After Friday’s blitz of reciprocal trade war escalations, which saw a furious Trump slam the two “enemies of the state”, Fed Chair Powell and China president Xi, following China’s widely expected tariff hike retaliation and Powell’s uneventful Jackson Hole speech, and further raise tariffs on virtually all Chinese imports after stocks suffered another major selloff, we said that the next steps were clear.
And now China has to retaliate and so on
— zerohedge (@zerohedge) August 23, 2019
Sure enough, in response China said it would continue fighting the trade war with the US “until the end” as tit-for-tat escalation is now virtually assured with no end in sight.
On Saturday, China’s commerce ministry issued a statement calling on Washington not to “misjudge the situation and underestimate the determination of Chinese people” after US President Donald Trump announced new tariffs on Chinese imports.
“The US should immediately stop its wrong action, or it will have to bear all consequences,” the statement said.
At the same time, a sharply worded commentary in the official party mouthpiece, People’s Daily, said China had the strength to continue the dispute and accused Washington of sacrificing the interests of its own people. Published under the pseudonym “Wuyuehe”, the piece described the latest tariff measures by the US as “barbaric”. The op-ed said China’s own tariffs on $75 billion worth of American products, announced late on Friday, were a response to America’s unilateral escalation of the trade conflict, and vowed that China was determined to fight back “until the end”.
“China’s will to defend the core interests of the country and the fundamental interests of the people is indestructible, and will not fear any challenge,” the author wrote, promising that “history will prove that the side on the path of fairness and justice will have the last laugh.”
Predictably, China also took offense by Trump’s characterization of Chinese President Xi Jinping as an “enemy” and his “order” to American companies “to immediately start looking for an alternative to China.”
Already a sad, toothless sideshow which will culminate without an official communique due to disagreements among the participants, this weekend’s G7 summit in Biarritz will be upstaged by the intensifying trade war between the two nations, with analysts warning Trump may pressure other Western leaders to toughen their stance against Beijing. Meanwhile, French President Macron is expected to simply focus on Brazil’s handling of the Amazon rainforest fires – fires which take place every year to a lesser or greater extent – and climate change during the gathering from Saturday to Monday.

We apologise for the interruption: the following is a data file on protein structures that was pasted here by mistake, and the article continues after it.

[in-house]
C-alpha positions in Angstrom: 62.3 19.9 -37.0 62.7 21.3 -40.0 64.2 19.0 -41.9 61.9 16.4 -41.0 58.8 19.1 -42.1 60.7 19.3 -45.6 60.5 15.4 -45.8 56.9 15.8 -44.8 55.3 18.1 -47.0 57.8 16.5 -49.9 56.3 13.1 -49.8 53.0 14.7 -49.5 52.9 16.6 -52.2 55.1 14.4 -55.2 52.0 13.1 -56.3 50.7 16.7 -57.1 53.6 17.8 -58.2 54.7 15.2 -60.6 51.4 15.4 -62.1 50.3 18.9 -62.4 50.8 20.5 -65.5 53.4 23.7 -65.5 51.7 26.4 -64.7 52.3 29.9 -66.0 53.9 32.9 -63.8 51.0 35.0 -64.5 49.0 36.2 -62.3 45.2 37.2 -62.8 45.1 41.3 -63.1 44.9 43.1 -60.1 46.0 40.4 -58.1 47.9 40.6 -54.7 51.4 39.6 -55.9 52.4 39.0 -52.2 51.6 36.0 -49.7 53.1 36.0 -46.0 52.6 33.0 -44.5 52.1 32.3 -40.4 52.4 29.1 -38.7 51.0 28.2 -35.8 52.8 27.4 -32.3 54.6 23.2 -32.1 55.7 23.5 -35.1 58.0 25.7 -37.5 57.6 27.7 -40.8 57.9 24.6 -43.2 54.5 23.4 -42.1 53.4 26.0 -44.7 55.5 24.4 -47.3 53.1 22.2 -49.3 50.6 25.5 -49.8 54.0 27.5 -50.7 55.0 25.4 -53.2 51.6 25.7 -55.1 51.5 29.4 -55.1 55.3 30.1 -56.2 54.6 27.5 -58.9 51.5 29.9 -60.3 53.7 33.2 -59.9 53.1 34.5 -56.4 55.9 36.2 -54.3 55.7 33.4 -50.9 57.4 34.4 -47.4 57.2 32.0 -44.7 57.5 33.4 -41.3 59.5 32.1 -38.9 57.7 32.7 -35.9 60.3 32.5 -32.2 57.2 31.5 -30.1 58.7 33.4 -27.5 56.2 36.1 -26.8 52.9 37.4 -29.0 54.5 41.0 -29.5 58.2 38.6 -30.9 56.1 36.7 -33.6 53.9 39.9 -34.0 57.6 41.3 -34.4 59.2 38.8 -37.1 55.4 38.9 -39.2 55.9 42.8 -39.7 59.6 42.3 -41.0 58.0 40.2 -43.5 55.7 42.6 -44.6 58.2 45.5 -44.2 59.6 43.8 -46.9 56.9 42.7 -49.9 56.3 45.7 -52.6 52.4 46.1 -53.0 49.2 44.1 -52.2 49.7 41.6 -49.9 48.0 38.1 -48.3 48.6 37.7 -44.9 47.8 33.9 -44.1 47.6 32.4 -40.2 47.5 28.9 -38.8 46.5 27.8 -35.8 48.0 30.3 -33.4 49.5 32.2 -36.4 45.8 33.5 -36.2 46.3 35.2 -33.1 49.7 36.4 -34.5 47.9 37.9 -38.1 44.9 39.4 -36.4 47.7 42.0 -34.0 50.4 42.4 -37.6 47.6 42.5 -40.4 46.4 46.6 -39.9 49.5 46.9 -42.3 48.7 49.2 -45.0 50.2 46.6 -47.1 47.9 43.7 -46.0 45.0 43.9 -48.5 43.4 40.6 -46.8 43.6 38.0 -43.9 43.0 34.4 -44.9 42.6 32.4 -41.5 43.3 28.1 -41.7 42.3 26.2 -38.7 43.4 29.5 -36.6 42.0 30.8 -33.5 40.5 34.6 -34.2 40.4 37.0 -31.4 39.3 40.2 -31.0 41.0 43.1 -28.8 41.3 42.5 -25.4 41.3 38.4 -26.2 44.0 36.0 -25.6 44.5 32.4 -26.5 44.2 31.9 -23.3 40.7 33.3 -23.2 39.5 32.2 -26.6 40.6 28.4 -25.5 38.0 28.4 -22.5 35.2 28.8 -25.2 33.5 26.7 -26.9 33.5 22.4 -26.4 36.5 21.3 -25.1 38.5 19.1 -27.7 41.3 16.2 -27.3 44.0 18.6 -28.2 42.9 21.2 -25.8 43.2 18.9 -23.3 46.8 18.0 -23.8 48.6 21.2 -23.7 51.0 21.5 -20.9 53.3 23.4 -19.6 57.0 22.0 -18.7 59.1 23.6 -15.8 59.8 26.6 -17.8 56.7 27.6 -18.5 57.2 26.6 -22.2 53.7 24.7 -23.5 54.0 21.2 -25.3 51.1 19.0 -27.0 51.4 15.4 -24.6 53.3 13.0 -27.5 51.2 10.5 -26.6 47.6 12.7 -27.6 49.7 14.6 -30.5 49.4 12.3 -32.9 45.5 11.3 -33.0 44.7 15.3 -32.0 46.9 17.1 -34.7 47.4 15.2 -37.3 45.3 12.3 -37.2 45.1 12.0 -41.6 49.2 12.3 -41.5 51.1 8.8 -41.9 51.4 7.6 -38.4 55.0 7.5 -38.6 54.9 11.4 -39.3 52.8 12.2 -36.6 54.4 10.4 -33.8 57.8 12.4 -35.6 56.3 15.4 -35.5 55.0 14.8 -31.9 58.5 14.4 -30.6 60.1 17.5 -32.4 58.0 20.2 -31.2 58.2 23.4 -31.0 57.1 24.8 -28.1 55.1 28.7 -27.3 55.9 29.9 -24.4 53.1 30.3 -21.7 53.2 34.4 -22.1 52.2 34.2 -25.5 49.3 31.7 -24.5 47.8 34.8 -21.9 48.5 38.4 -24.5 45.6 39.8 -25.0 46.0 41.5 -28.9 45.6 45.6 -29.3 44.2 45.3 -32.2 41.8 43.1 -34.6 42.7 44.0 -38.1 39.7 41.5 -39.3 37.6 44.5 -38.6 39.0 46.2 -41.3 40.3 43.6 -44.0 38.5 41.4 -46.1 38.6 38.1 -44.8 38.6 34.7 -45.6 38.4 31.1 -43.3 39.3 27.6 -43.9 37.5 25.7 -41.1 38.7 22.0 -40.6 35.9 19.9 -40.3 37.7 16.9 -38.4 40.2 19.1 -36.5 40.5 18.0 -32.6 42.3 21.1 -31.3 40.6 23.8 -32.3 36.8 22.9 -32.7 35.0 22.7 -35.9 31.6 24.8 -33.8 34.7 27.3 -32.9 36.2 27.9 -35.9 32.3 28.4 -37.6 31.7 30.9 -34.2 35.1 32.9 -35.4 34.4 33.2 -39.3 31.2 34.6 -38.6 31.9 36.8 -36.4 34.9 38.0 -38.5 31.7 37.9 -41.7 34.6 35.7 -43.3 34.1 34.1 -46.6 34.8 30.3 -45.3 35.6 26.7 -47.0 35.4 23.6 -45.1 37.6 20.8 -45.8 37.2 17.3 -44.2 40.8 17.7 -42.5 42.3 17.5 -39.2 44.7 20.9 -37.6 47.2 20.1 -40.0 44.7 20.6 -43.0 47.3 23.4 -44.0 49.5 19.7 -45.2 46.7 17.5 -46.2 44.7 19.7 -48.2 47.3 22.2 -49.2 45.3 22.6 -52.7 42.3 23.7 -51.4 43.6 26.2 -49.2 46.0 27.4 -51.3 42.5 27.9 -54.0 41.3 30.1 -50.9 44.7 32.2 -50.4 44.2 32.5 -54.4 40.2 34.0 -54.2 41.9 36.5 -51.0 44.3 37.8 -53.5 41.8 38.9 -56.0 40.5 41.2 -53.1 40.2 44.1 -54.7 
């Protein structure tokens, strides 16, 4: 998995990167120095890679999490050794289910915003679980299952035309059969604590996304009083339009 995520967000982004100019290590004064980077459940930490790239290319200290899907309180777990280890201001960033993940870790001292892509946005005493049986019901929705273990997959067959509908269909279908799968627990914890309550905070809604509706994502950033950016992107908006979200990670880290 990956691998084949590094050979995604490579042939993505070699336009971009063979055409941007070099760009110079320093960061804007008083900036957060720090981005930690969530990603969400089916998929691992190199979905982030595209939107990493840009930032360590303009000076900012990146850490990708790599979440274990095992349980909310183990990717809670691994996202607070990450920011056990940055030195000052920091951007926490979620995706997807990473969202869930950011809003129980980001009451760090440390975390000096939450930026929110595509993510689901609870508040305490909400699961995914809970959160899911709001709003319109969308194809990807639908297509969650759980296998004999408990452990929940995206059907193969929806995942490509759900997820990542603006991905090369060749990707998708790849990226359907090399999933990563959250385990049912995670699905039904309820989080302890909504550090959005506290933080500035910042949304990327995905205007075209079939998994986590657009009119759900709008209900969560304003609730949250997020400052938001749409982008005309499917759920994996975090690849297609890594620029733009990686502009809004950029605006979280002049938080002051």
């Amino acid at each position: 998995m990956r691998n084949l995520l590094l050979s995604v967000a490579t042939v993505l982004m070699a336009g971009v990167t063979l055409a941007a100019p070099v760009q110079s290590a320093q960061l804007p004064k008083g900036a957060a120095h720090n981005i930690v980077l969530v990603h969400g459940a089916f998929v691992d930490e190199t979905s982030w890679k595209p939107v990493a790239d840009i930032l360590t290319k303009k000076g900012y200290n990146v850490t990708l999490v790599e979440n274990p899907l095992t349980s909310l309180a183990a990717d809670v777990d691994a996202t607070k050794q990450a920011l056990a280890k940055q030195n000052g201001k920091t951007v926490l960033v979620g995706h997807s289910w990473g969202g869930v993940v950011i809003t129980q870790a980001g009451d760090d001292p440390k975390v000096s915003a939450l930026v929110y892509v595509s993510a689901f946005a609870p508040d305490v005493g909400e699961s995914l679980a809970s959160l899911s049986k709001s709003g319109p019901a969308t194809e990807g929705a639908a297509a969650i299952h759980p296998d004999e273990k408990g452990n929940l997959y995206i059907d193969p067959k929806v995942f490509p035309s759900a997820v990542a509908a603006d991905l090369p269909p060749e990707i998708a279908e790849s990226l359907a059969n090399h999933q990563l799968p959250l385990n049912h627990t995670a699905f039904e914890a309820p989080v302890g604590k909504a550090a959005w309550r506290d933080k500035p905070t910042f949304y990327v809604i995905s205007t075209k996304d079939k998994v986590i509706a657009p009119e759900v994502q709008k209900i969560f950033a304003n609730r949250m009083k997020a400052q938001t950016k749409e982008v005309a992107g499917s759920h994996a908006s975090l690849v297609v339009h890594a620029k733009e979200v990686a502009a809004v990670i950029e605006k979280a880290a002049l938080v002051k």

(Lack of) diplomacy aside, the hit to China will be profound: according to China’s Customs Tariff Commission, a total of 5,078 US products would be subject to additional tariffs of 10% or 5%, as the duties are implemented in two batches – the first from September 1 and the second from December 15.
As the SCMP notes, an earlier commentary from Taoran Notes, a social media account affiliated with official newspaper Economic Daily, said China’s countermeasures were akin to a “precision instrument”, targeting industries such as US soybeans, crude oil and cars.
Meamwhile, Brian Dodge, chief operating officer of the Retail Industry Leaders Association, said Trump’s continued escalation of tariffs had already rattled the US market.
“Mr President, we implore you to end this trade war before the damage is irreversible,” he said. “If uncertainty spreads from Wall Street to Main Street, the record expansion we’re enjoying will undoubtedly come to an end and it will be the American consumer, not China, who will suffer.”
However, as Bill Reinsch, senior adviser at the Washington-based think tank Centre for Strategic and International Studies, correctly assesed, a de-escalation in the trade hostilities was unlikely because neither side saw any political upside to offering concessions. Trump “wants to keep bullying China and China wants to keep telling the rest of the world that they are the good guy here,” Reinsch said.
At the same time, picking up on what we said in “Mr. President, This Is How To Get The Fed To Launch Quantitative Easing“, Eurasia Group’s Ian Bremmer said that “Trump really doesn’t want the economy to tank… but if he’s headed for confrontation with China anyway (and he is), he’d rather take the hit way before elections. Implies escalation from US soon.”
More importantly, it also means that the Fed will be under increased pressure to not only cut rates, but launch “some quantitative easing” as Trump demanded on August 19. As a reminder, at the end of the day, Trump sees the Fed’s actions – or lack thereof – as far more important to the US economy than the outcome of the trade war, which explains hiw question “who is our bigger enemy, Jay Powell or Chairman Xi?”
To answer, and provoke Powell into conceding, Trump is now willing to take the US, and global, economy to the edge of recession. It’s a big gamble, although Trump’s position got an unexpected supporter late on Friday, when none other than BOE head Mark Carney effectively endorsed Trump’s destabilizing policies by saying that the time of the US Dollar as the world’s reserve currency is now over.